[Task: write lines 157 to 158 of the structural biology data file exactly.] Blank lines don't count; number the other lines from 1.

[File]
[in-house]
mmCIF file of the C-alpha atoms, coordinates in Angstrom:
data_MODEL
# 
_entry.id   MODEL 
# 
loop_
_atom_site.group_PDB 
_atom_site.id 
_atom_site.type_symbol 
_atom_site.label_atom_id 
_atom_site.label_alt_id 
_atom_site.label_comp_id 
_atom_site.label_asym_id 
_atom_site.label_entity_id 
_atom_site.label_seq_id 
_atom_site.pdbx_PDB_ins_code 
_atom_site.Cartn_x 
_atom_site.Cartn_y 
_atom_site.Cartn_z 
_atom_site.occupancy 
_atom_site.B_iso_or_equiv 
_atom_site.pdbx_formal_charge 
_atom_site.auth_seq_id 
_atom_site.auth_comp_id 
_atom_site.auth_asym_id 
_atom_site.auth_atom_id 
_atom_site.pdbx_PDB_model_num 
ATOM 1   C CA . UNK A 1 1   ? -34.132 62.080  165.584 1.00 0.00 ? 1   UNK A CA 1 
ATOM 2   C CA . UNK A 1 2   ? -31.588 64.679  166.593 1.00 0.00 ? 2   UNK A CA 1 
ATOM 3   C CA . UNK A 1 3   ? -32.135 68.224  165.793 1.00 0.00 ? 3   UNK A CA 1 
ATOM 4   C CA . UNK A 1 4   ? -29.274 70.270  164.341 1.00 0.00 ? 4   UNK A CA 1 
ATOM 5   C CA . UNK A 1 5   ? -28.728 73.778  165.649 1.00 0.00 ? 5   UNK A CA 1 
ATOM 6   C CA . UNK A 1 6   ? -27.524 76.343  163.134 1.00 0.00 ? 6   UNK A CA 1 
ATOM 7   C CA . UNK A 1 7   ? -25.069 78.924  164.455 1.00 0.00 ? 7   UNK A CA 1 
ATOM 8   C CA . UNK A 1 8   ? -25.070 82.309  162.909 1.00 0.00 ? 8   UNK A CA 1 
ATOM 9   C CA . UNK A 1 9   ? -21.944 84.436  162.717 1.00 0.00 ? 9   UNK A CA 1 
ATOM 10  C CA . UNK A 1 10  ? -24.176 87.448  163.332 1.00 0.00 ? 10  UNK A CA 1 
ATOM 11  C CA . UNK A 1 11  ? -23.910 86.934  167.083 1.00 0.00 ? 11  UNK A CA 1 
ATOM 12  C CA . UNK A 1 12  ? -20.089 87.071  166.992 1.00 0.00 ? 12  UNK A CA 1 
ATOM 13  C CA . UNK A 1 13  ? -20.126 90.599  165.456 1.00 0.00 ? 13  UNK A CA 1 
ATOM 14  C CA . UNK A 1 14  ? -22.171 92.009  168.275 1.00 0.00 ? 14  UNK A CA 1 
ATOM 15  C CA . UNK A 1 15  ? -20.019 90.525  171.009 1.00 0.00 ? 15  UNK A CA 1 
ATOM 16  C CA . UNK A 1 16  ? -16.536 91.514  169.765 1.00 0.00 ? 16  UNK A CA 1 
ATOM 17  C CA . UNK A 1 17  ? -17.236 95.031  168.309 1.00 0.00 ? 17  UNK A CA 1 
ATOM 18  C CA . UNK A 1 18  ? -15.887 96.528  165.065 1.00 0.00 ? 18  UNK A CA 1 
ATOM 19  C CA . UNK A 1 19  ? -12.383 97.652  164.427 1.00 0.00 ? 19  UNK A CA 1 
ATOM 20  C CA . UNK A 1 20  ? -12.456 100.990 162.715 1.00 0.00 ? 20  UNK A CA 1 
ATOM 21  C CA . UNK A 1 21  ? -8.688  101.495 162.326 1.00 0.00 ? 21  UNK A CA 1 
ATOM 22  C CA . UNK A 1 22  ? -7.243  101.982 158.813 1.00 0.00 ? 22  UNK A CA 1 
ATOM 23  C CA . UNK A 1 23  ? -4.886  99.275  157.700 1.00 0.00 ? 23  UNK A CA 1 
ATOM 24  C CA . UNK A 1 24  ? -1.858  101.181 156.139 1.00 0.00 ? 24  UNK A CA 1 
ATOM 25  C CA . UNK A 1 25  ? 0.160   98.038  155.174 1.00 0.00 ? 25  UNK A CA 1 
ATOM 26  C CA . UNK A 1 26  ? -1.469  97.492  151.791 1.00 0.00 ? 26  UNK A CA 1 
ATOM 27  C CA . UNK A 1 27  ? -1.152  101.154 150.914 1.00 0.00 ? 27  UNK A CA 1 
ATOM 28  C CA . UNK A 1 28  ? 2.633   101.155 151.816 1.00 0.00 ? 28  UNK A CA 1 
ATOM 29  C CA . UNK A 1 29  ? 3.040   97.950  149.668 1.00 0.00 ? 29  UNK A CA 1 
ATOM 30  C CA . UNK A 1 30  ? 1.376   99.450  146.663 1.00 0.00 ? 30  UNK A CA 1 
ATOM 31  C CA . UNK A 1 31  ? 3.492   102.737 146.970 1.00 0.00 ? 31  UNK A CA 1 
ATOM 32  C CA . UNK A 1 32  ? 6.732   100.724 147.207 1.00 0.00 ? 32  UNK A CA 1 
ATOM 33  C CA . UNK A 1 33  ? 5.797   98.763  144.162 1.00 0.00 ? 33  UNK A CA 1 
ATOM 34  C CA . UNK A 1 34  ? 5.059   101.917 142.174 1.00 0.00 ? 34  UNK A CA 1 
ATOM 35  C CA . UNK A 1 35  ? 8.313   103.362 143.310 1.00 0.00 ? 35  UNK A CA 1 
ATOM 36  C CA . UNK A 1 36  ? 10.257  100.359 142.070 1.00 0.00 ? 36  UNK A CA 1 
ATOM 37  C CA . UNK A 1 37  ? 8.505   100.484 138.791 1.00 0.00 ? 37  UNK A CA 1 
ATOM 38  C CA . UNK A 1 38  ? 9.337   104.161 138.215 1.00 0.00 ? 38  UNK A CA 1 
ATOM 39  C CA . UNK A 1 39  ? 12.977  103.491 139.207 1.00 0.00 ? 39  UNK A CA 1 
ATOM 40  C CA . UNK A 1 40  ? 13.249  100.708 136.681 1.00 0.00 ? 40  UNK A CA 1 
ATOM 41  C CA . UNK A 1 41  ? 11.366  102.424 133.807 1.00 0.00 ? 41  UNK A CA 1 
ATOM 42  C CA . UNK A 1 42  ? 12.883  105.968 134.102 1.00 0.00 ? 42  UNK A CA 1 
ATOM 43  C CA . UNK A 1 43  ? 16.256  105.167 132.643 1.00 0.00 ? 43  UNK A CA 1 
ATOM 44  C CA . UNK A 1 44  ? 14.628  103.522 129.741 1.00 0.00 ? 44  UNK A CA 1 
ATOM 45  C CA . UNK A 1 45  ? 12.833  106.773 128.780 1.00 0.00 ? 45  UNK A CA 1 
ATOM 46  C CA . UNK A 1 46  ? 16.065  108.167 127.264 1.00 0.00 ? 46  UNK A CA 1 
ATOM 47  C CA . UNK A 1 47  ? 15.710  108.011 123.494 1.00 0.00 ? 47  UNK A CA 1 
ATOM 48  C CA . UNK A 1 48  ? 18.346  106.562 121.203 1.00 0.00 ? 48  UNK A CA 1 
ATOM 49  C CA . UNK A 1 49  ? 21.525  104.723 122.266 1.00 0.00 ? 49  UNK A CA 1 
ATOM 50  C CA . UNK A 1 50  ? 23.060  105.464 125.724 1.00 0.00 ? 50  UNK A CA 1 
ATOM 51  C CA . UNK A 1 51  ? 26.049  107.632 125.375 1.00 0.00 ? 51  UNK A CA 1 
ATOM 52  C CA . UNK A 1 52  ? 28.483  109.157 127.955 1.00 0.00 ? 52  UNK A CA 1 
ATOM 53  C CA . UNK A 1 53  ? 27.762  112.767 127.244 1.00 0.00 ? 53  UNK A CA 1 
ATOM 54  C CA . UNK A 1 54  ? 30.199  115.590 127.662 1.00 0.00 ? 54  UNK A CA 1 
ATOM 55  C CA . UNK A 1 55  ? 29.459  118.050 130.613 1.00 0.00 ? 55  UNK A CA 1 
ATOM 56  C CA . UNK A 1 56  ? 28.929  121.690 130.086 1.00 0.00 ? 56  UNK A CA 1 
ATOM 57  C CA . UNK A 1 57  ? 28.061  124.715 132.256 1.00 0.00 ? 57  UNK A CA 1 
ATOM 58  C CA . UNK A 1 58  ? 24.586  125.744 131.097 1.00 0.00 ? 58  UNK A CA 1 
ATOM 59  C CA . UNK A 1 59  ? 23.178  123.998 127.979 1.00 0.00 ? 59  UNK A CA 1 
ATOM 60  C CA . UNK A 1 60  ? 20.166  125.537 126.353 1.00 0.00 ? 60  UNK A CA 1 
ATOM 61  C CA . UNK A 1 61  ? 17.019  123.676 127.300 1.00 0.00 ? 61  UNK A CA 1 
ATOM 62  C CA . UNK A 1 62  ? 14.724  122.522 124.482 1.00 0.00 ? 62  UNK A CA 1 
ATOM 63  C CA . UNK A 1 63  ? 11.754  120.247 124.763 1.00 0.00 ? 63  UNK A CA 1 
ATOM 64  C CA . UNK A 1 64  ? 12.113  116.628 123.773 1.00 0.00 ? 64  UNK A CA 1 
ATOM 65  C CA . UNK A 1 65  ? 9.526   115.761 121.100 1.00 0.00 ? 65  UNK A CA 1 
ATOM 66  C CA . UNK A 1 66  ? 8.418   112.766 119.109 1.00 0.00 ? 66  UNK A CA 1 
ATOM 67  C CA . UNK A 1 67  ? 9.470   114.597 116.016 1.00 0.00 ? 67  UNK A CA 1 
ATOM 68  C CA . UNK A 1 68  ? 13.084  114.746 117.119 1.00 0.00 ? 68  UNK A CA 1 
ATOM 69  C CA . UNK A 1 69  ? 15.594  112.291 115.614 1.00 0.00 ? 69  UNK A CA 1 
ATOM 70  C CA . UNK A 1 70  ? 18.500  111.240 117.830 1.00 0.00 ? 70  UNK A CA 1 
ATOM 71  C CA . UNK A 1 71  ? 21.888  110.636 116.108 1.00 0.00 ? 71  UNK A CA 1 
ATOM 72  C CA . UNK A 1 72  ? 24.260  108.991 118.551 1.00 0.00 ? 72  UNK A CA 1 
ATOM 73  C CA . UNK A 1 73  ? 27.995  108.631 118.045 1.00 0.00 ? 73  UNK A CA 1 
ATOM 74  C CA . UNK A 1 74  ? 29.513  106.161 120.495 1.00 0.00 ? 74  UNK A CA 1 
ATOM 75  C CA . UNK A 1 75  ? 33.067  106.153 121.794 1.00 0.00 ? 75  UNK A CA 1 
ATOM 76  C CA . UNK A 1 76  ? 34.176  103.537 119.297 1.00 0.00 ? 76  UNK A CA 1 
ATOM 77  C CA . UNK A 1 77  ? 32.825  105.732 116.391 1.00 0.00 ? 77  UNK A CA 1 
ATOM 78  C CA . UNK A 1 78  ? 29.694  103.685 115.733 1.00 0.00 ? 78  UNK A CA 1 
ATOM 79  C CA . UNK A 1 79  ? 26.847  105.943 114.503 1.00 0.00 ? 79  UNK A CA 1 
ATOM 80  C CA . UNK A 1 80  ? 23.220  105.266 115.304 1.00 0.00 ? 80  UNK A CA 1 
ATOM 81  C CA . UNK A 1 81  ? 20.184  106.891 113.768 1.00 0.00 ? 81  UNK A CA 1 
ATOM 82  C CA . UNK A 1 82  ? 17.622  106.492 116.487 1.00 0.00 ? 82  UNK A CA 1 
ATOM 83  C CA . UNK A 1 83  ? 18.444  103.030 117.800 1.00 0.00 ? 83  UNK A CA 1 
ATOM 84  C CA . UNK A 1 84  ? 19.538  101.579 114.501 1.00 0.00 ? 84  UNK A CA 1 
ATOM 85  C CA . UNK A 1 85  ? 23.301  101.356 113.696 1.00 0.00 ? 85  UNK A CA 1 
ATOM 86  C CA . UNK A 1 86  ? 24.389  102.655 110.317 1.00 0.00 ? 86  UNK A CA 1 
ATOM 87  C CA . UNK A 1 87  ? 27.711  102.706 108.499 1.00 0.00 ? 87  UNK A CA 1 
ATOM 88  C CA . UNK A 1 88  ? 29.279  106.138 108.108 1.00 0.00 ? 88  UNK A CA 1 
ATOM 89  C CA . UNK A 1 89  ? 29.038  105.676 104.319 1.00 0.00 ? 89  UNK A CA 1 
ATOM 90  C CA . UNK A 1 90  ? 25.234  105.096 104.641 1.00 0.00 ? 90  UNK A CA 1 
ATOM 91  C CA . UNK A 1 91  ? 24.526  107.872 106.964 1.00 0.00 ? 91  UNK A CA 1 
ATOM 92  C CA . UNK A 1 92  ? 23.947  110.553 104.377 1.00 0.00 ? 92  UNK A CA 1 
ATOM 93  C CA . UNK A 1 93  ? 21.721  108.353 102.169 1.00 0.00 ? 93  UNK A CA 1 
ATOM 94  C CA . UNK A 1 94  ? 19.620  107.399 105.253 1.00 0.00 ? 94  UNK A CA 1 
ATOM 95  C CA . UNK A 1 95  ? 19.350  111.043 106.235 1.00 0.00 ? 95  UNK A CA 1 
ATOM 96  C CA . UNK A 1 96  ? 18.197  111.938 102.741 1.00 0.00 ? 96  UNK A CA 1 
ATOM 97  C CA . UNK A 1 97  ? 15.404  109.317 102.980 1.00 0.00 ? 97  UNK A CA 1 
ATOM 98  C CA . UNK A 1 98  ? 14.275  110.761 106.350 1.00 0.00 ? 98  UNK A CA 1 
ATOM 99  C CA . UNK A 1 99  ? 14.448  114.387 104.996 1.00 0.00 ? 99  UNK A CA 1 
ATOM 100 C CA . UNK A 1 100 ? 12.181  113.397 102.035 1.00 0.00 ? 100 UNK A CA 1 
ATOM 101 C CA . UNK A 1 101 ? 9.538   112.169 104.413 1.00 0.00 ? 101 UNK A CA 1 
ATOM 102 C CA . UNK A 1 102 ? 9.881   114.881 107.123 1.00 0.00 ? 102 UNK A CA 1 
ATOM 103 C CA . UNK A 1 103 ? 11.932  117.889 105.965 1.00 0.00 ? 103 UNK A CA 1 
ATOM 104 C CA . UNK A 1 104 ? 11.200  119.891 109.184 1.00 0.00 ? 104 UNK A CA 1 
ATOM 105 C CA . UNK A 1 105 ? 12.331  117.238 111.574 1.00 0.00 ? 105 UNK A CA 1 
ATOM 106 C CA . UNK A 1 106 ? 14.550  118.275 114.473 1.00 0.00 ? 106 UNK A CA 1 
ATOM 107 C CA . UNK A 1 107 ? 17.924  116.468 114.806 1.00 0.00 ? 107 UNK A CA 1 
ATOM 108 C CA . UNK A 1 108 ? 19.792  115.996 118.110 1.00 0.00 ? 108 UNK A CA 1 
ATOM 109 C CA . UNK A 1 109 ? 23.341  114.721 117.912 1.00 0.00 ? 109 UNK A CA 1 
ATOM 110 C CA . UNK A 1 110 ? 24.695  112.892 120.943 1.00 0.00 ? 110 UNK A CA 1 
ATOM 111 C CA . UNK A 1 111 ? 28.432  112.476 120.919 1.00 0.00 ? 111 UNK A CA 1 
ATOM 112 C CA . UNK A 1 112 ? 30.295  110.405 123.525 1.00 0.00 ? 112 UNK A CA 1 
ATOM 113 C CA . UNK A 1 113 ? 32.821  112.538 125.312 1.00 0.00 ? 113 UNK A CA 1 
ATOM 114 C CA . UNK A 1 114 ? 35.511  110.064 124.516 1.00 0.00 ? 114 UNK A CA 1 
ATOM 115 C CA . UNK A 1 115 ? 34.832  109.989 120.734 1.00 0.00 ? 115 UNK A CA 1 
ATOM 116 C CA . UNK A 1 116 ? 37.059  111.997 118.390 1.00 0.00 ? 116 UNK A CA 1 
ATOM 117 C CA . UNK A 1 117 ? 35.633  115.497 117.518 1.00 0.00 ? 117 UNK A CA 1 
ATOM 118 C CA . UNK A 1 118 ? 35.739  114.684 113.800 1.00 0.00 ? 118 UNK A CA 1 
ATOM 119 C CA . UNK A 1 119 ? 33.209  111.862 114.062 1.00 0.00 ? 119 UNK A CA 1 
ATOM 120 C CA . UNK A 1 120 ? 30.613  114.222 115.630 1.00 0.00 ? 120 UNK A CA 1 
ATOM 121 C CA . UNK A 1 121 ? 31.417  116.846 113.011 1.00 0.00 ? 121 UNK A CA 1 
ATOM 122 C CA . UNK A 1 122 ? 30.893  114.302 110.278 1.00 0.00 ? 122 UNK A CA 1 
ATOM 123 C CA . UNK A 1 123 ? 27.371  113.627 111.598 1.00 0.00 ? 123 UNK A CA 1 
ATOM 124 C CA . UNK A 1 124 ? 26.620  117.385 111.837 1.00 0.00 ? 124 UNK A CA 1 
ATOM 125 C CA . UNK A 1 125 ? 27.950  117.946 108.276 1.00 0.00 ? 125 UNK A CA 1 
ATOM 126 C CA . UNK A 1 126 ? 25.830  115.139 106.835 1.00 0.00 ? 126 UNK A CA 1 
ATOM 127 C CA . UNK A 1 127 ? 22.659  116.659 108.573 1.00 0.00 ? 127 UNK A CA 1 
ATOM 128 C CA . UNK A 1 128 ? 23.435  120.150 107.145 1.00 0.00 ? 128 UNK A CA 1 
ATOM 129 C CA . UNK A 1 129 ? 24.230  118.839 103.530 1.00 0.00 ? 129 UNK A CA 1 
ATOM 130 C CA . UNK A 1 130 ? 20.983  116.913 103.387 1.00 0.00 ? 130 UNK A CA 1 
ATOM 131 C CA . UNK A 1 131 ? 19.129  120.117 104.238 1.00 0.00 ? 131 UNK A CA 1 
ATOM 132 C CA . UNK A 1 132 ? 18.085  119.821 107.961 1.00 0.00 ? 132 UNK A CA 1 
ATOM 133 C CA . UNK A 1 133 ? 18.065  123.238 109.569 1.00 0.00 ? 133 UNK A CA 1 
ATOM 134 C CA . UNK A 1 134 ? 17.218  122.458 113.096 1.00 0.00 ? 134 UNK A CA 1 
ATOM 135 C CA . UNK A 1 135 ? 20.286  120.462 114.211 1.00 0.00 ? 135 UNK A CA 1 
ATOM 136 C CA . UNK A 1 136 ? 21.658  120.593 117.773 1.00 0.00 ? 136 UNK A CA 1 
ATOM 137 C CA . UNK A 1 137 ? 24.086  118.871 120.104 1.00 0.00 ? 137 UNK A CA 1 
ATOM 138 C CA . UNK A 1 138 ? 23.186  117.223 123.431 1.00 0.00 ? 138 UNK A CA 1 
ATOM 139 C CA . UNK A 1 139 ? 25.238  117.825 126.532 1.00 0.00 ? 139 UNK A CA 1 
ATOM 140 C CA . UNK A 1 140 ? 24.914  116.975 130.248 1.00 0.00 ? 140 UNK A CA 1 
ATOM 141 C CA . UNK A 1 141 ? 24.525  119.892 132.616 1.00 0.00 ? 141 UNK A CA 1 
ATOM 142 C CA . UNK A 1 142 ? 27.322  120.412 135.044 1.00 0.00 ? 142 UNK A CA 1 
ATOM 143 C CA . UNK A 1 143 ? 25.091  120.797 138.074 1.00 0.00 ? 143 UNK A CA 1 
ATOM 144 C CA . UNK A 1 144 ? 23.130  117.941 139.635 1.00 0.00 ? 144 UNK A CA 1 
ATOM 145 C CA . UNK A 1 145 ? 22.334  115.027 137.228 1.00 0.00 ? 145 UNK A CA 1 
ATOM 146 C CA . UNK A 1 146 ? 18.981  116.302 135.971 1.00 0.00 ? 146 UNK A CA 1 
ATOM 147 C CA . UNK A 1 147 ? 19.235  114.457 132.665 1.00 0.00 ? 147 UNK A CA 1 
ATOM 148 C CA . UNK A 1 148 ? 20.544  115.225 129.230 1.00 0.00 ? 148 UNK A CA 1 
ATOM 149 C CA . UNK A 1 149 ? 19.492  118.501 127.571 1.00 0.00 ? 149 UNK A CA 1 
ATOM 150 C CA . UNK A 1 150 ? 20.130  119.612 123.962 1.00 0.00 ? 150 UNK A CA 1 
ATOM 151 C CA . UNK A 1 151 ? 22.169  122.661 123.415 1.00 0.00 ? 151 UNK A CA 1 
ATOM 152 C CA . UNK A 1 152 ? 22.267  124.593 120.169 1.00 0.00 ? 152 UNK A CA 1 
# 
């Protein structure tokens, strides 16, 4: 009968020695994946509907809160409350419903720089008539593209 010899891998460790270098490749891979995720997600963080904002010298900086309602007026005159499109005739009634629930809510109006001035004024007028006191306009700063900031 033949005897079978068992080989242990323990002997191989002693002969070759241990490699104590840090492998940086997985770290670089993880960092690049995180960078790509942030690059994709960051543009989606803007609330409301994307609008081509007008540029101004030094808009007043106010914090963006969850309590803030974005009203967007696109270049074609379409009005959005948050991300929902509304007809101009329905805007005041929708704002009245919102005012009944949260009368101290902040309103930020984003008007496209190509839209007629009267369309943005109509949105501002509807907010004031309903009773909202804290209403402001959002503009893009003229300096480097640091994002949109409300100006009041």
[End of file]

ATOM 129 C CA . UNK A 1 129 ? 24.230  118.839 103.530 1.00 0.00 ? 129 UNK A CA 1 
ATOM 130 C CA . UNK A 1 130 ? 20.983  116.913 103.387 1.00 0.00 ? 130 UNK A CA 1 